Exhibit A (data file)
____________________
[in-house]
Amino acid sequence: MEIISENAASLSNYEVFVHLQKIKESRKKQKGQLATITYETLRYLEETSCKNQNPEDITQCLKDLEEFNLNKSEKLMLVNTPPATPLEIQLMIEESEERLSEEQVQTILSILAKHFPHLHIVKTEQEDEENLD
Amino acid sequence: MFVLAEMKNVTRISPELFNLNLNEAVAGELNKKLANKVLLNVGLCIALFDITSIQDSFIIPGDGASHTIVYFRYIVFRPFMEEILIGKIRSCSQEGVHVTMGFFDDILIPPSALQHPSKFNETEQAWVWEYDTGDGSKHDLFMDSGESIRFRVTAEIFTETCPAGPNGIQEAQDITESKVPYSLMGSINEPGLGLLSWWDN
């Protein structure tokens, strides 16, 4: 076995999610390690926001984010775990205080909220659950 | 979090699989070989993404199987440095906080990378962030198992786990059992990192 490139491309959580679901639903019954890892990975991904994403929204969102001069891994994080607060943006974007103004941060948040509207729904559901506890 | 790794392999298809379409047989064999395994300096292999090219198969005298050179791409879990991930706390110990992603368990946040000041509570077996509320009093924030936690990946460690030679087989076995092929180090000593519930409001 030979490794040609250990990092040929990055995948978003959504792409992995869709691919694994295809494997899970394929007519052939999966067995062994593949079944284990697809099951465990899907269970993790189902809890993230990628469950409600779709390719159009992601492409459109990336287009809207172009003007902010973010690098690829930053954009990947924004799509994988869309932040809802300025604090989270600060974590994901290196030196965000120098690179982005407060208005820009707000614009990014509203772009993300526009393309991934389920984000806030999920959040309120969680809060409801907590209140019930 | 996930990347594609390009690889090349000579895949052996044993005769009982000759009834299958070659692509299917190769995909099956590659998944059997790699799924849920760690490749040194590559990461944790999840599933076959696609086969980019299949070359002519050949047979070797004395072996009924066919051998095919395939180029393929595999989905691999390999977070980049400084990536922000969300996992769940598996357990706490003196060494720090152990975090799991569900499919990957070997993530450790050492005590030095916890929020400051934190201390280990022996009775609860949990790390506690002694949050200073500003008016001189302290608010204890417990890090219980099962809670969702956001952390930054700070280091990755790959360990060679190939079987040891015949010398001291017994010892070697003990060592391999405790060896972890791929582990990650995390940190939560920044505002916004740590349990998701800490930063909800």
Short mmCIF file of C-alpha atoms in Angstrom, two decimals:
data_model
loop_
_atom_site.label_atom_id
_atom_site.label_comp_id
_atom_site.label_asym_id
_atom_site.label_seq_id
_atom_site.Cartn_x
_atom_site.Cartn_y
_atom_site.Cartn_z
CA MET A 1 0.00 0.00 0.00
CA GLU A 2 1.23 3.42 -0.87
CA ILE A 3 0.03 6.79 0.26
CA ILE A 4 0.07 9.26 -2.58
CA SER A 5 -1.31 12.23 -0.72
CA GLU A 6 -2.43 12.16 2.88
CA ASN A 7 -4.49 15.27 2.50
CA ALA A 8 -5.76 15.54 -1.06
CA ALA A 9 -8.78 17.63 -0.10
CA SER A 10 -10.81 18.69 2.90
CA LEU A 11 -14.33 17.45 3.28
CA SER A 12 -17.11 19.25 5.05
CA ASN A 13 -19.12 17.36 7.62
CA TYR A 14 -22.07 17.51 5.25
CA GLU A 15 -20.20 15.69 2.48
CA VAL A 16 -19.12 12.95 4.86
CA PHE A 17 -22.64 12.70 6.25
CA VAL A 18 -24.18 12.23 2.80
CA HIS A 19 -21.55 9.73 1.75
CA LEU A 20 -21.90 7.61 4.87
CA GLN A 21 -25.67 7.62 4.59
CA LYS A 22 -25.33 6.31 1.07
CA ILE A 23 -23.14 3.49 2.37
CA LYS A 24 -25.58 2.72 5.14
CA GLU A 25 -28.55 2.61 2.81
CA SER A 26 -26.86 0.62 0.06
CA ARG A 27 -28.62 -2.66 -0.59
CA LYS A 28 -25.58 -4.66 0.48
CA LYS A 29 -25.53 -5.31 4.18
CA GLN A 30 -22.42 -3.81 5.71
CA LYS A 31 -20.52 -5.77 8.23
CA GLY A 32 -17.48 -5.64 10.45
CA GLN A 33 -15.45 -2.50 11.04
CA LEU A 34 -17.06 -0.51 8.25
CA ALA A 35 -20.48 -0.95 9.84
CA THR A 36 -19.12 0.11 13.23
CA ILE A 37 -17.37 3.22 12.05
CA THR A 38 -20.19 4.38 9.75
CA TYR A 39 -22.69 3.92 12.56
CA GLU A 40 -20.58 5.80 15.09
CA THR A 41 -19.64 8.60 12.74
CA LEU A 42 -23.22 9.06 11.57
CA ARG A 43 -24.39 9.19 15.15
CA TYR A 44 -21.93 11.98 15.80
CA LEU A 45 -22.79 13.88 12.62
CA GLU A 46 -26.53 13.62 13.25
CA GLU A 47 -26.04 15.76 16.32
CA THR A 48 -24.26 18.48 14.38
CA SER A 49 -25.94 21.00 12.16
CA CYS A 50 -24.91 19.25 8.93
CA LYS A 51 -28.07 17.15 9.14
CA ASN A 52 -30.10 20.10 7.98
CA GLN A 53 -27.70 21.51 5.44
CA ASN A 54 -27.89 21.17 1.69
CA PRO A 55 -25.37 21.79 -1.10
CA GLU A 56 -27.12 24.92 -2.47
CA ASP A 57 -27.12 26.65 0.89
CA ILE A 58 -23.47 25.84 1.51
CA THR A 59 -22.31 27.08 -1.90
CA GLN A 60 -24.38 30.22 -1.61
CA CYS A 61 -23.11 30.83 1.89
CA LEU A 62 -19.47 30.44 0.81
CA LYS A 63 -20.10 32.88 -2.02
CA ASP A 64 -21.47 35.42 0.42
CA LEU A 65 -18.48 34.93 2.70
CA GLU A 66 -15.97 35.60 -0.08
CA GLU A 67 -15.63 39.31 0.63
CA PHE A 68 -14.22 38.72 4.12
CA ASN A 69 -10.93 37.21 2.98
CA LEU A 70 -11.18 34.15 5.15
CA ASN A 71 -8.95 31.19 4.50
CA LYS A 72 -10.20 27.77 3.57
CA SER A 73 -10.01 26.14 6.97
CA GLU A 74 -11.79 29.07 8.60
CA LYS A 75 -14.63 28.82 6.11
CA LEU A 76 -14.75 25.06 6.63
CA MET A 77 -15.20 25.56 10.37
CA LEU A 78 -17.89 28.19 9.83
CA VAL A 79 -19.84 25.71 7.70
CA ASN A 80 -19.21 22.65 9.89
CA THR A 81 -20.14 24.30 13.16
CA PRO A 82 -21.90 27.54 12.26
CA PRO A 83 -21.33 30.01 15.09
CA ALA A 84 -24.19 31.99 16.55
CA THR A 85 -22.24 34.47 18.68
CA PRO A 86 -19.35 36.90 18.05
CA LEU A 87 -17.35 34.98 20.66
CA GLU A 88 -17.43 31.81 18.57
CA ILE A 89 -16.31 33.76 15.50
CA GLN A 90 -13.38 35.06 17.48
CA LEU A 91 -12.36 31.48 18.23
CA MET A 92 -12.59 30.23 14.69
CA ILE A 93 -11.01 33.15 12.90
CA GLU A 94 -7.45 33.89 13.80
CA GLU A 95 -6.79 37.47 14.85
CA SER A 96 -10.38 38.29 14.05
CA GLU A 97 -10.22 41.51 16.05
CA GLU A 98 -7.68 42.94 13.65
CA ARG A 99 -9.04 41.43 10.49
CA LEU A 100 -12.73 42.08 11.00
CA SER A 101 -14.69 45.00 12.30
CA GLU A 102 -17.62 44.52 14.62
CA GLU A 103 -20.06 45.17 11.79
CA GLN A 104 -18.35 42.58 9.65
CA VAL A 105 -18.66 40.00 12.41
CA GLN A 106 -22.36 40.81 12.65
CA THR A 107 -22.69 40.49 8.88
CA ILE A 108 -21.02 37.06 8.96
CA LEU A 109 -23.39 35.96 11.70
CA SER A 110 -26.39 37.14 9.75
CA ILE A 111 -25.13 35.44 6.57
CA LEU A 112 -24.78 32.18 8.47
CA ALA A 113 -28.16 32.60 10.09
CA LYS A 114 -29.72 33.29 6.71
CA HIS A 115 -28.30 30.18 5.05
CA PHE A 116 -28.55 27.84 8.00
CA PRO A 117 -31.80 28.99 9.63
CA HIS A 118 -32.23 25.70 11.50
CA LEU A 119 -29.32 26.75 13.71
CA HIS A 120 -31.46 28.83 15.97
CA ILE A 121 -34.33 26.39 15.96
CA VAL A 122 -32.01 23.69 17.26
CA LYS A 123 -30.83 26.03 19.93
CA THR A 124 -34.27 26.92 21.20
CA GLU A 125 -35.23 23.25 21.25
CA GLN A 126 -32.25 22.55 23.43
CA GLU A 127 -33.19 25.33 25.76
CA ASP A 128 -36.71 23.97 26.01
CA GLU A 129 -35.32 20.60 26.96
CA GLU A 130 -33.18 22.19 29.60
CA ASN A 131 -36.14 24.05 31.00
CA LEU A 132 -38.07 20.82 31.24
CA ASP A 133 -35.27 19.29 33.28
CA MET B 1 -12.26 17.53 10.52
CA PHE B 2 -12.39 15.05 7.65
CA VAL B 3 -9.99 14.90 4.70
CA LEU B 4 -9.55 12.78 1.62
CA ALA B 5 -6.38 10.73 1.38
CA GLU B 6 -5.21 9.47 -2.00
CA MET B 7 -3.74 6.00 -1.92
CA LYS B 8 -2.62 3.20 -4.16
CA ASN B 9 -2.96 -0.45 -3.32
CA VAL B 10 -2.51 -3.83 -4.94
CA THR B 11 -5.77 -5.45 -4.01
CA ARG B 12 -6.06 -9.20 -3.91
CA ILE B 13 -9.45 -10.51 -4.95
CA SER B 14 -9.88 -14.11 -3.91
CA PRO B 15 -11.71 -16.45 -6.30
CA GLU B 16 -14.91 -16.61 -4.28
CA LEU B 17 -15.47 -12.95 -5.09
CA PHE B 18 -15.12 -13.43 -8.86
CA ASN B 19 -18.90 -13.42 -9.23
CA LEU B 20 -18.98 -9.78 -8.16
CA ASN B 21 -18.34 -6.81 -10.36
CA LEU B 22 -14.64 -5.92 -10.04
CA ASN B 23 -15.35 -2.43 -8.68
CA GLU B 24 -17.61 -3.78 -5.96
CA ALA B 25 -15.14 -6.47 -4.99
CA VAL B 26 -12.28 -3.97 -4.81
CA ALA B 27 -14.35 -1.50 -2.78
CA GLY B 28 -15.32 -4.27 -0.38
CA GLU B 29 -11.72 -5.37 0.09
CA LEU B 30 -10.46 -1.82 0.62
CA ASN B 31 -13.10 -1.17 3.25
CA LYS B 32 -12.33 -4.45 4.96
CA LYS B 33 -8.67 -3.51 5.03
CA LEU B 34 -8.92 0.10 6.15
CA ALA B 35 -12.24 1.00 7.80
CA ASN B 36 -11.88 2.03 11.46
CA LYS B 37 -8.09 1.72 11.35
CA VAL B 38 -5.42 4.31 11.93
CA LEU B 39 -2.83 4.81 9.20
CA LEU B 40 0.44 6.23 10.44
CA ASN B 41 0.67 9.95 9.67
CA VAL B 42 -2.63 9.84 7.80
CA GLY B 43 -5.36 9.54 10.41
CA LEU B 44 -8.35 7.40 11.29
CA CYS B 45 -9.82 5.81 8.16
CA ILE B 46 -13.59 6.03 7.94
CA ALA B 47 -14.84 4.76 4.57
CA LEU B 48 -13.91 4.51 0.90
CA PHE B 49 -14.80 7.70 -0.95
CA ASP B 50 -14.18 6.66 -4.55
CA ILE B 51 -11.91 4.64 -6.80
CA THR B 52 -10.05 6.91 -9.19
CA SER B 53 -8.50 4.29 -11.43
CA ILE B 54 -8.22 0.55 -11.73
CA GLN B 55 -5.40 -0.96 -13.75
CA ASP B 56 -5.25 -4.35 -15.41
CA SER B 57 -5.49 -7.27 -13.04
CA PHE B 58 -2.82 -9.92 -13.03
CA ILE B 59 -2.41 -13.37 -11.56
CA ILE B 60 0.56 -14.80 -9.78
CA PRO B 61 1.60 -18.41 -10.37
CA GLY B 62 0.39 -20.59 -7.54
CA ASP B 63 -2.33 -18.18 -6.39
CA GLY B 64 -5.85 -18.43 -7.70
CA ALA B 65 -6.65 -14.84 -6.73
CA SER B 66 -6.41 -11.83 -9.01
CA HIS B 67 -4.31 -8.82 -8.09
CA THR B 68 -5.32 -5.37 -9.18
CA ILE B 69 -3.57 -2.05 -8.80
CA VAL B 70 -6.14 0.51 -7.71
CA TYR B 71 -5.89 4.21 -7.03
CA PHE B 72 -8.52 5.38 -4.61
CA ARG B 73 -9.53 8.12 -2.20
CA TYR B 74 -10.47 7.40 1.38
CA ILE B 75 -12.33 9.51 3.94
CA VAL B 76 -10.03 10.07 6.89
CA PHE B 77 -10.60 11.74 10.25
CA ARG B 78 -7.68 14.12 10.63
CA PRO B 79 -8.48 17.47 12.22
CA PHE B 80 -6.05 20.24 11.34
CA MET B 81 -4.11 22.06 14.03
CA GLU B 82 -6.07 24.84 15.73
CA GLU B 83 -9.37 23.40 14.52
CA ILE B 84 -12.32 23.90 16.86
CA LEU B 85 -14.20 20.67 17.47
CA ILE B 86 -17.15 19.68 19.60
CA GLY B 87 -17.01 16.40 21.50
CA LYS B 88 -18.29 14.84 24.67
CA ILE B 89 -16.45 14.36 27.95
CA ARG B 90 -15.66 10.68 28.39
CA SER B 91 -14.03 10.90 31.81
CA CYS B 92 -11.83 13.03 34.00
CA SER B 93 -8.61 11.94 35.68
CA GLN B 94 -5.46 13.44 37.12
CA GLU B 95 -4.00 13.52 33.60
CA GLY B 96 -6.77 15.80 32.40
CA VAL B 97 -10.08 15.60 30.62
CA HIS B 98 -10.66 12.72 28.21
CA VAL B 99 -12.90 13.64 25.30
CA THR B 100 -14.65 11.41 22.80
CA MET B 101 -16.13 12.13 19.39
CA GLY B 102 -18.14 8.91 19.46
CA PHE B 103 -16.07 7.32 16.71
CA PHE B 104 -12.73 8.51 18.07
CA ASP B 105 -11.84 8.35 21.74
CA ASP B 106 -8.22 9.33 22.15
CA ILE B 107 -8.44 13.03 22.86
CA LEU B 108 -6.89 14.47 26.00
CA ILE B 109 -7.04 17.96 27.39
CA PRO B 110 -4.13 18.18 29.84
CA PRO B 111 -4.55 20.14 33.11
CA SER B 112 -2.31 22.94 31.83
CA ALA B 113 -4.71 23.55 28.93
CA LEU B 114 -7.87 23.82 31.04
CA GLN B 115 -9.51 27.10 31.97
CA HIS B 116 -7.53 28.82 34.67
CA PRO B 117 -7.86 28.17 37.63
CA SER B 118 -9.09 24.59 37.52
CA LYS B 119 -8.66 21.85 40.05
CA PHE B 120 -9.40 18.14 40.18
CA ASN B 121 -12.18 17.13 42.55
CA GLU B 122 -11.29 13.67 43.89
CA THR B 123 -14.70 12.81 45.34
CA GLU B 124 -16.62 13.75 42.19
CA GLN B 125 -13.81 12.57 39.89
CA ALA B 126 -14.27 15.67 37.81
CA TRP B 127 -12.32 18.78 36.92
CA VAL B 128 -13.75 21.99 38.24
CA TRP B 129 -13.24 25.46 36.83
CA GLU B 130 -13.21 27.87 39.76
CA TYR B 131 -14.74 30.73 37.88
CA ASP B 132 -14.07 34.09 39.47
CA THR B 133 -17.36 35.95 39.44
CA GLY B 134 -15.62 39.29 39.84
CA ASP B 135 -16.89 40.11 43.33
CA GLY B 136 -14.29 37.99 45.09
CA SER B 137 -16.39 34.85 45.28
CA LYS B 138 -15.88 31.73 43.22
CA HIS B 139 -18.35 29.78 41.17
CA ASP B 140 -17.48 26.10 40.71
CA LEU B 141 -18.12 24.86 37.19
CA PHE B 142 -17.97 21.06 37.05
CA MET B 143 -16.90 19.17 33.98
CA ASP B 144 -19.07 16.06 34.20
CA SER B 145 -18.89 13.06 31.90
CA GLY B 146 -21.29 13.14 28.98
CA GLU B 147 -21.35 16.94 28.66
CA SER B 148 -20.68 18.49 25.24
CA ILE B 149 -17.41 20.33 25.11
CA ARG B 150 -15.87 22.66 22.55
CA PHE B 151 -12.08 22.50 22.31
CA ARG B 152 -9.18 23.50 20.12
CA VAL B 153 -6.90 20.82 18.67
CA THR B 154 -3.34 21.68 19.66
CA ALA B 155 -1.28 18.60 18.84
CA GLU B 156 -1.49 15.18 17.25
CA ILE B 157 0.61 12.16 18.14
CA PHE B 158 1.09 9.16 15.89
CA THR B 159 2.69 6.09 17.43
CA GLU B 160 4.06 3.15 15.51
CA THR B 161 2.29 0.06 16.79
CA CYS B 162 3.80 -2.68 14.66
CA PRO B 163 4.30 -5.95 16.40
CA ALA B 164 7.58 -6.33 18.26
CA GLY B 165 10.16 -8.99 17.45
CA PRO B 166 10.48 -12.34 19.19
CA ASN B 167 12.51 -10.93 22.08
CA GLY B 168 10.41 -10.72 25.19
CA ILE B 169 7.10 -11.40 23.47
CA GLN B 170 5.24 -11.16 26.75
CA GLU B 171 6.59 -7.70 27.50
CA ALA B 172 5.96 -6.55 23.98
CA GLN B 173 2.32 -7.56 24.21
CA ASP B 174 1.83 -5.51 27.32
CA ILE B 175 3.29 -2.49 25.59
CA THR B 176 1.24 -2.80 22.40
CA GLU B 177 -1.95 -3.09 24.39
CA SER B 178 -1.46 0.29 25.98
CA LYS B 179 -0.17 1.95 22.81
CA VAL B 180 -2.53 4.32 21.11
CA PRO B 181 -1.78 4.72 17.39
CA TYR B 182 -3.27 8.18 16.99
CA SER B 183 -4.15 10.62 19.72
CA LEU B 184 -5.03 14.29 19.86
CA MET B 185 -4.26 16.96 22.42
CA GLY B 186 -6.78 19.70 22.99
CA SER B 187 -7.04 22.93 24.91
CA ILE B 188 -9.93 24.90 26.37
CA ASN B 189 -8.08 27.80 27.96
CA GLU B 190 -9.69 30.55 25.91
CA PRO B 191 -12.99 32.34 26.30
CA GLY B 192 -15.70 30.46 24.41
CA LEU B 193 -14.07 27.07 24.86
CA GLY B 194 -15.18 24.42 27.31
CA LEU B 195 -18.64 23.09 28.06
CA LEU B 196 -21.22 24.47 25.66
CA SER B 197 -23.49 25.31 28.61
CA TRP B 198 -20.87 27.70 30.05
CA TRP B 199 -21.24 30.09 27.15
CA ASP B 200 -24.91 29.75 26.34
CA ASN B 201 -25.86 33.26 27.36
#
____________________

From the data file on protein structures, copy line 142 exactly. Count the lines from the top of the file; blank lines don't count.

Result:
CA ASP A 128 -36.71 23.97 26.01